Once data are gathered and reprocessed, they are ready and appropriate to be used in the modeling technique. The model development is composed of two steps: univariate and multivariate. First, overall selected ratios are tested. The most appropriate and discriminatory 1 ones are selected for the second phase. Second, ratios are assembled in a multivariate model according to their combined discriminatory abilities.
After data are combined, results from different models are interpreted and refined. Specifically, the results’ section is composed of four parts. First, each combination of ratios composing a model is tested on different estimates to select the best estimate from each model. Second, among the different models, the final model is selected. Third, results from this final model are adjusted by nonlinear programming. Lastly, following these adjustments, the final model results are explored.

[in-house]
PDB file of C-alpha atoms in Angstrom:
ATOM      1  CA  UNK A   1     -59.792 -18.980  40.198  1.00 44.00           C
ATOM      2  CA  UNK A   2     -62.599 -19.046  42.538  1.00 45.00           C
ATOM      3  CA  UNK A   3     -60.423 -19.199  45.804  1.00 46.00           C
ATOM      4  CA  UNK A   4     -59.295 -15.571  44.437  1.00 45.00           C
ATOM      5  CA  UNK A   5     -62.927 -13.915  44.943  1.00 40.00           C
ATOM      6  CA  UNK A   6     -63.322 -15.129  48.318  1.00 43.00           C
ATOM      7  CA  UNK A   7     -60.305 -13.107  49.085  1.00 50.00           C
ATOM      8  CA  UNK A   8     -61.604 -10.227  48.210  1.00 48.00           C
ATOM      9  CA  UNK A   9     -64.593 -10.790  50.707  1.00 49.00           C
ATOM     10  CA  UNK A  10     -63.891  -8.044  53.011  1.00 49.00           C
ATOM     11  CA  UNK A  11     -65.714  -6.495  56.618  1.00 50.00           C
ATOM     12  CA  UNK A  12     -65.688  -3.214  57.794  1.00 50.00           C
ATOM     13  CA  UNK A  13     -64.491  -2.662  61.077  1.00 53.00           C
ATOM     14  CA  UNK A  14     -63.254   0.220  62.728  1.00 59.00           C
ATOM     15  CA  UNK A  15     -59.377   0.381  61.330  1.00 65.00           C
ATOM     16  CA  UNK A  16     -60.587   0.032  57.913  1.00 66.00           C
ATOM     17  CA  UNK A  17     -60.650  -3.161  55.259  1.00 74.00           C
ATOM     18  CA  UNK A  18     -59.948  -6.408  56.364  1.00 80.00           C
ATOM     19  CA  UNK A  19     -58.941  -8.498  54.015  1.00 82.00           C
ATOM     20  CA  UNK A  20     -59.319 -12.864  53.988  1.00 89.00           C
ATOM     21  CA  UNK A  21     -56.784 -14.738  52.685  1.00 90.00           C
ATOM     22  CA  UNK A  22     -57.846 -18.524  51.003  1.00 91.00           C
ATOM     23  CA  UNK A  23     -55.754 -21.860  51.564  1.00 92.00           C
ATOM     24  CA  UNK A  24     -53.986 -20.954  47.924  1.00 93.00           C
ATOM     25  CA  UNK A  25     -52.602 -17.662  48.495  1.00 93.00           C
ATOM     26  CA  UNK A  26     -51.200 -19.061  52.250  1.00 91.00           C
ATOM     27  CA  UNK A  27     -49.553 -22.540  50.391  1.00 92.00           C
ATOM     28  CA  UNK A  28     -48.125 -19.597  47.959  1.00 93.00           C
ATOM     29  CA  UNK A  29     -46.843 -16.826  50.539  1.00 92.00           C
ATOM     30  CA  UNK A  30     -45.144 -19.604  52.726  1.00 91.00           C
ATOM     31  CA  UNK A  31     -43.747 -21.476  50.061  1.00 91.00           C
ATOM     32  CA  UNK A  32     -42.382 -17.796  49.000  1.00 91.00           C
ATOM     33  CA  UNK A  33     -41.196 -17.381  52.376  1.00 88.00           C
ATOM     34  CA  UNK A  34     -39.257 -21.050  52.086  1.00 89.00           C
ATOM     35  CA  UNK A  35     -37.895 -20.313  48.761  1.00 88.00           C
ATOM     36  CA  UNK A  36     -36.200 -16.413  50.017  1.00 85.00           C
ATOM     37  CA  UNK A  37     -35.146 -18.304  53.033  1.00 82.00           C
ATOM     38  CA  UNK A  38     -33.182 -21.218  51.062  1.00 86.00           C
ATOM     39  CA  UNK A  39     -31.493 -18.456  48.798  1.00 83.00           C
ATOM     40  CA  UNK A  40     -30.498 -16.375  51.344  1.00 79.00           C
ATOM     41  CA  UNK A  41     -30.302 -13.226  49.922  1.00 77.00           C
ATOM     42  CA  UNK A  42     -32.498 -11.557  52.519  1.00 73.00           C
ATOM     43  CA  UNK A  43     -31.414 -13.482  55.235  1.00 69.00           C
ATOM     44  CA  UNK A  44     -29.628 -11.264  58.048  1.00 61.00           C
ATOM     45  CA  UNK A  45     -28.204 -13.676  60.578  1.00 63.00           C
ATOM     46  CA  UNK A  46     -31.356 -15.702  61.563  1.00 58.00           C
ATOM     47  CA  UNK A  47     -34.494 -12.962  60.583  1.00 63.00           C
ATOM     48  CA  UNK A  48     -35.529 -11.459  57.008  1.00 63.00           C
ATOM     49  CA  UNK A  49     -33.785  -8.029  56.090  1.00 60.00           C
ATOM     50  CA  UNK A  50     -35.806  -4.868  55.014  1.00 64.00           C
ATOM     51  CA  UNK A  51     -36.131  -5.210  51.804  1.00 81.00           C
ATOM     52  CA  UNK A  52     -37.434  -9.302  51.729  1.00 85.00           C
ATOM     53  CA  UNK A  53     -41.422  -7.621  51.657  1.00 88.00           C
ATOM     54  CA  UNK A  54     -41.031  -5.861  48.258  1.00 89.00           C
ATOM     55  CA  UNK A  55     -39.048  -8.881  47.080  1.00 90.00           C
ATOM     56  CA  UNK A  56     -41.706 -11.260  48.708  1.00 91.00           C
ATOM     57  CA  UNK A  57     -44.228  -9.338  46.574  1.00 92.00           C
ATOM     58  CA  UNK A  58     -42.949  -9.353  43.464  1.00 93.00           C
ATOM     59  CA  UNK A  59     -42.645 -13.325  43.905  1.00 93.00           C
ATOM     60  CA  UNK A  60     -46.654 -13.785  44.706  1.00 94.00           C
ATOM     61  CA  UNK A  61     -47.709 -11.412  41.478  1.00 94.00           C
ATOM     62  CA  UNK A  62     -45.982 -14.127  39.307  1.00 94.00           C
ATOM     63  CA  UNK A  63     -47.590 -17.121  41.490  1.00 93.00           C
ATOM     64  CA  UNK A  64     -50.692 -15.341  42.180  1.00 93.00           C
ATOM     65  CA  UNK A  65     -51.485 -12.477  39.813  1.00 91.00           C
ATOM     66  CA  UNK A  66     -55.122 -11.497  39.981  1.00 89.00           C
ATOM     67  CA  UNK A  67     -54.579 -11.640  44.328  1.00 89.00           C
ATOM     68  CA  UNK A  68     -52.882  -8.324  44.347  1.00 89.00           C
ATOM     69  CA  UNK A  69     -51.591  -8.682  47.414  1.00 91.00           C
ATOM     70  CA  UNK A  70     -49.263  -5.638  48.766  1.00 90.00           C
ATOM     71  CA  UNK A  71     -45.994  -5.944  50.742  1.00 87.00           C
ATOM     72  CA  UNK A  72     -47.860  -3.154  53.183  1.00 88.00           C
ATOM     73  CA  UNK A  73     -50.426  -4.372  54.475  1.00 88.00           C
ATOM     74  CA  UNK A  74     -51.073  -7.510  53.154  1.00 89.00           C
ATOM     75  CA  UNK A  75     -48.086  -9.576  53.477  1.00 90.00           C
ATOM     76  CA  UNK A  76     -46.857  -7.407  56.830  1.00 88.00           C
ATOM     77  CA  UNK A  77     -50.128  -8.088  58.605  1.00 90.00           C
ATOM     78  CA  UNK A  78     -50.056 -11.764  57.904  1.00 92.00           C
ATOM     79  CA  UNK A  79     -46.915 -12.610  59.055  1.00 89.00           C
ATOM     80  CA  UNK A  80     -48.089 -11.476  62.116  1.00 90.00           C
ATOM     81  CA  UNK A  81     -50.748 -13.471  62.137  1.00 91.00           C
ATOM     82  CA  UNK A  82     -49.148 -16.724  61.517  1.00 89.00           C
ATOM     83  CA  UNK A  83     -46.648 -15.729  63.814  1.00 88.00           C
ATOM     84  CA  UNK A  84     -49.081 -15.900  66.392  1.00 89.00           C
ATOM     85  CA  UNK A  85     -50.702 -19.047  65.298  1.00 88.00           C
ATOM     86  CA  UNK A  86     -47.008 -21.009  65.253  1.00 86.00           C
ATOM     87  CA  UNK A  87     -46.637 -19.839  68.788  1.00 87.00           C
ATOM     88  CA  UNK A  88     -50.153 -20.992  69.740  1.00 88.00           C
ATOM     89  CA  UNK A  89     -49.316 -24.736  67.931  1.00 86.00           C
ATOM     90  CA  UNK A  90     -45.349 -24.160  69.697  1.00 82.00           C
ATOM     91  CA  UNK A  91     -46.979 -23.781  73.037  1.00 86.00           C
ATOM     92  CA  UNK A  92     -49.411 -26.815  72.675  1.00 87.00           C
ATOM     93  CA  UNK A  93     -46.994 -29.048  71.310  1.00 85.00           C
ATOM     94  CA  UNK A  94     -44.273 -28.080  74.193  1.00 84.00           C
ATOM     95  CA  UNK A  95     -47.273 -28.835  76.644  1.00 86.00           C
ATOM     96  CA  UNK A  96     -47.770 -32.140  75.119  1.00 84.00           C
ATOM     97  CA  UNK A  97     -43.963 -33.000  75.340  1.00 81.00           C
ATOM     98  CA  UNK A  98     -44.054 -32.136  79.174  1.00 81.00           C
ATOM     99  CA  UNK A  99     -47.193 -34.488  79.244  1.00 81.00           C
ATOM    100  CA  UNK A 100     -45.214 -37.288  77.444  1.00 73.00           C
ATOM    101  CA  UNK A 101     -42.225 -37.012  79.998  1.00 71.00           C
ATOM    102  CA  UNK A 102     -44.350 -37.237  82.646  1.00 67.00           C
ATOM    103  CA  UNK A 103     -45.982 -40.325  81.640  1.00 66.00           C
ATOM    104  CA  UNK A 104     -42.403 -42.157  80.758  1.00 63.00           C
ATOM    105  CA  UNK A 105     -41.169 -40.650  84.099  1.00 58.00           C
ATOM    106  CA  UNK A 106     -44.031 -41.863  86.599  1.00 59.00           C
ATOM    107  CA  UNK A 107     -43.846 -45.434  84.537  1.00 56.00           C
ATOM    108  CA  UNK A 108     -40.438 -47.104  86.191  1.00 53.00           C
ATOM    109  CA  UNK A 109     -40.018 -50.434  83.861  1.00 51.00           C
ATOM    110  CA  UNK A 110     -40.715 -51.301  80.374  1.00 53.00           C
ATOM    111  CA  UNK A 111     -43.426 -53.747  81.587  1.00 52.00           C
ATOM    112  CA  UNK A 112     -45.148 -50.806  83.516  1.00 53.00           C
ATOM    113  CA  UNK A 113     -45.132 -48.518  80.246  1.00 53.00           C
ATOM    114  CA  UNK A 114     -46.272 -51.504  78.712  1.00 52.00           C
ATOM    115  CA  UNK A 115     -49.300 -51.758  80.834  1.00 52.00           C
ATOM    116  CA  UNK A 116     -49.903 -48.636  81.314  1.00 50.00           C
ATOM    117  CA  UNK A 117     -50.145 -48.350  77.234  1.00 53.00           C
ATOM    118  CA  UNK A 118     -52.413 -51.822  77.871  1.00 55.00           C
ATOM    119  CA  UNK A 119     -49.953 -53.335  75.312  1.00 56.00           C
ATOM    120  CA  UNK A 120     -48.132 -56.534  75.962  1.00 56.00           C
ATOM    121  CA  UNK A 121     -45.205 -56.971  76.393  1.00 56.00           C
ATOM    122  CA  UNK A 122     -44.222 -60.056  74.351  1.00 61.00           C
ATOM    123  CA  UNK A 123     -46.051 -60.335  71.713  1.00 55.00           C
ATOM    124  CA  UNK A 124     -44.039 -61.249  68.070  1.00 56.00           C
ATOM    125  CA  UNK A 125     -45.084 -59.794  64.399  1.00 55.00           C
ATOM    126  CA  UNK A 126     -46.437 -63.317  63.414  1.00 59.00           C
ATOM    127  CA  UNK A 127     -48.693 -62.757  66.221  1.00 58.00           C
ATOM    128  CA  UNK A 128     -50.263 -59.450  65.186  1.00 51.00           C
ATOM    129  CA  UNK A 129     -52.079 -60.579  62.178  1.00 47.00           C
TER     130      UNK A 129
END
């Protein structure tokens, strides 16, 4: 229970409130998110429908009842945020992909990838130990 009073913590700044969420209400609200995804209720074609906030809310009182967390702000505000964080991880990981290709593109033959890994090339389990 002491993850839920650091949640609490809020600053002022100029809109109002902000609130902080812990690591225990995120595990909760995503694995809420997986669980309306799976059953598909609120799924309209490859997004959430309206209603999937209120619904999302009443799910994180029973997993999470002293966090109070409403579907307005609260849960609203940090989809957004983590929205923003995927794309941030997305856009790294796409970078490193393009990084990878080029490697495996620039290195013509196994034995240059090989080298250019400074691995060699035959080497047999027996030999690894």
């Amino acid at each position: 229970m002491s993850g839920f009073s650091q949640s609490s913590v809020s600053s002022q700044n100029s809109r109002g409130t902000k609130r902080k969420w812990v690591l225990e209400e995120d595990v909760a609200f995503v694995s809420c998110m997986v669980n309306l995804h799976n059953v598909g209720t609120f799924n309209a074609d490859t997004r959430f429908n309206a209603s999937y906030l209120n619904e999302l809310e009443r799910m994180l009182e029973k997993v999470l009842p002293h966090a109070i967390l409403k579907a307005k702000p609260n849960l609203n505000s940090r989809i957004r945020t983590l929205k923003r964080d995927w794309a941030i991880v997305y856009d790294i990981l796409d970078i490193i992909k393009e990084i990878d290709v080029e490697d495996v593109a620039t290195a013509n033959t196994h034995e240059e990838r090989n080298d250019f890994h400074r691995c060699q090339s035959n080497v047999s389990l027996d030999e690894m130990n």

The next step is to verify the robustness of the model. Different tests on major assumptions and overall goodness of fit are performed. For testing the assumptions, tests on multivariate normality, homoscedasticity and multicollinearity are performed. For the overall goodness of the model, a logistic regression is performed to test the significance of the variables included in the final model. Other tests, such as test on the equality of group means, the Eigenvalues and Wilk’s lambda, are performed.